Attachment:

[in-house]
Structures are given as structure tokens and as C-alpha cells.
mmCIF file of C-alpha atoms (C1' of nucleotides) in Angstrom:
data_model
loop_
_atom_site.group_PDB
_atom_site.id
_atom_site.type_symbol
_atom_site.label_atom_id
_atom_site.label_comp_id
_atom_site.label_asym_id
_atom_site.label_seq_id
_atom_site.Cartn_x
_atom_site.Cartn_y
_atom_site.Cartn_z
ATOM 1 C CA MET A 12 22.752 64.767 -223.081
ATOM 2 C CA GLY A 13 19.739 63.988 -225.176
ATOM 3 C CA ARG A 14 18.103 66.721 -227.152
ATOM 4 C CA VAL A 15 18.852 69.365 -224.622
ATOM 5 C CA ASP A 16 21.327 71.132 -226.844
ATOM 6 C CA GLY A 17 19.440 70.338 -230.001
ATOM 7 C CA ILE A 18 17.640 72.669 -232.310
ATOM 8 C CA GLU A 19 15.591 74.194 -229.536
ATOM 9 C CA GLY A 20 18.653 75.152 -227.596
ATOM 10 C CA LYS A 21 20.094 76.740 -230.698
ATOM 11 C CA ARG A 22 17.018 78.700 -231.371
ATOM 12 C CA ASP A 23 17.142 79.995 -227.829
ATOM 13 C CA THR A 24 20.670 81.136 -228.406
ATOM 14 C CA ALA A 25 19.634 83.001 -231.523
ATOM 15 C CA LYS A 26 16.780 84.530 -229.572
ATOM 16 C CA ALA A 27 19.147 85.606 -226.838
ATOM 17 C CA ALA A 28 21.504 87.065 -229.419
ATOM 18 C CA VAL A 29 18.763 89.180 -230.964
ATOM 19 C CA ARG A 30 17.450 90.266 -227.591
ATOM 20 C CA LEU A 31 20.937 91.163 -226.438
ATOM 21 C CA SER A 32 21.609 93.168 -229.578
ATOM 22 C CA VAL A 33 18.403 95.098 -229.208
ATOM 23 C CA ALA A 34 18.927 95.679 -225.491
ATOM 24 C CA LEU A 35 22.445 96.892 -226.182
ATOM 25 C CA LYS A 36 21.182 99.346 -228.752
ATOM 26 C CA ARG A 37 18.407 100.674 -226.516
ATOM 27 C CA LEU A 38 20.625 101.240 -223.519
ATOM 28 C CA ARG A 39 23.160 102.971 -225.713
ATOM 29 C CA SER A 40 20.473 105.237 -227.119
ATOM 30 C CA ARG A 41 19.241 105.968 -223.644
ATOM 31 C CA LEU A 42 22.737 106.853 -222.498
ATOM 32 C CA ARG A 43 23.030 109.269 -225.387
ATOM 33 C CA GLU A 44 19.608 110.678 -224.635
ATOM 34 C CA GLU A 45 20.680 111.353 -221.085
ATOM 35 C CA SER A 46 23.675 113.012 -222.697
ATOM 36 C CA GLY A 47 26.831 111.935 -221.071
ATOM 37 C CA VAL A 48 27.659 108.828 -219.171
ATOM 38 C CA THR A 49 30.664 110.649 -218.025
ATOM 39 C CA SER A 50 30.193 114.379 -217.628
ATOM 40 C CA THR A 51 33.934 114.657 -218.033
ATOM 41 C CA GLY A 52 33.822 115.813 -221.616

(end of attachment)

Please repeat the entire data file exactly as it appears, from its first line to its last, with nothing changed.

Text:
[in-house]
Structures are given as structure tokens and as C-alpha cells.
mmCIF file of C-alpha atoms (C1' of nucleotides) in Angstrom:
data_model
loop_
_atom_site.group_PDB
_atom_site.id
_atom_site.type_symbol
_atom_site.label_atom_id
_atom_site.label_comp_id
_atom_site.label_asym_id
_atom_site.label_seq_id
_atom_site.Cartn_x
_atom_site.Cartn_y
_atom_site.Cartn_z
ATOM 1 C CA MET A 12 22.752 64.767 -223.081
ATOM 2 C CA GLY A 13 19.739 63.988 -225.176
ATOM 3 C CA ARG A 14 18.103 66.721 -227.152
ATOM 4 C CA VAL A 15 18.852 69.365 -224.622
ATOM 5 C CA ASP A 16 21.327 71.132 -226.844
ATOM 6 C CA GLY A 17 19.440 70.338 -230.001
ATOM 7 C CA ILE A 18 17.640 72.669 -232.310
ATOM 8 C CA GLU A 19 15.591 74.194 -229.536
ATOM 9 C CA GLY A 20 18.653 75.152 -227.596
ATOM 10 C CA LYS A 21 20.094 76.740 -230.698
ATOM 11 C CA ARG A 22 17.018 78.700 -231.371
ATOM 12 C CA ASP A 23 17.142 79.995 -227.829
ATOM 13 C CA THR A 24 20.670 81.136 -228.406
ATOM 14 C CA ALA A 25 19.634 83.001 -231.523
ATOM 15 C CA LYS A 26 16.780 84.530 -229.572
ATOM 16 C CA ALA A 27 19.147 85.606 -226.838
ATOM 17 C CA ALA A 28 21.504 87.065 -229.419
ATOM 18 C CA VAL A 29 18.763 89.180 -230.964
ATOM 19 C CA ARG A 30 17.450 90.266 -227.591
ATOM 20 C CA LEU A 31 20.937 91.163 -226.438
ATOM 21 C CA SER A 32 21.609 93.168 -229.578
ATOM 22 C CA VAL A 33 18.403 95.098 -229.208
ATOM 23 C CA ALA A 34 18.927 95.679 -225.491
ATOM 24 C CA LEU A 35 22.445 96.892 -226.182
ATOM 25 C CA LYS A 36 21.182 99.346 -228.752
ATOM 26 C CA ARG A 37 18.407 100.674 -226.516
ATOM 27 C CA LEU A 38 20.625 101.240 -223.519
ATOM 28 C CA ARG A 39 23.160 102.971 -225.713
ATOM 29 C CA SER A 40 20.473 105.237 -227.119
ATOM 30 C CA ARG A 41 19.241 105.968 -223.644
ATOM 31 C CA LEU A 42 22.737 106.853 -222.498
ATOM 32 C CA ARG A 43 23.030 109.269 -225.387
ATOM 33 C CA GLU A 44 19.608 110.678 -224.635
ATOM 34 C CA GLU A 45 20.680 111.353 -221.085
ATOM 35 C CA SER A 46 23.675 113.012 -222.697
ATOM 36 C CA GLY A 47 26.831 111.935 -221.071
ATOM 37 C CA VAL A 48 27.659 108.828 -219.171
ATOM 38 C CA THR A 49 30.664 110.649 -218.025
ATOM 39 C CA SER A 50 30.193 114.379 -217.628
ATOM 40 C CA THR A 51 33.934 114.657 -218.033
ATOM 41 C CA GLY A 52 33.822 115.813 -221.616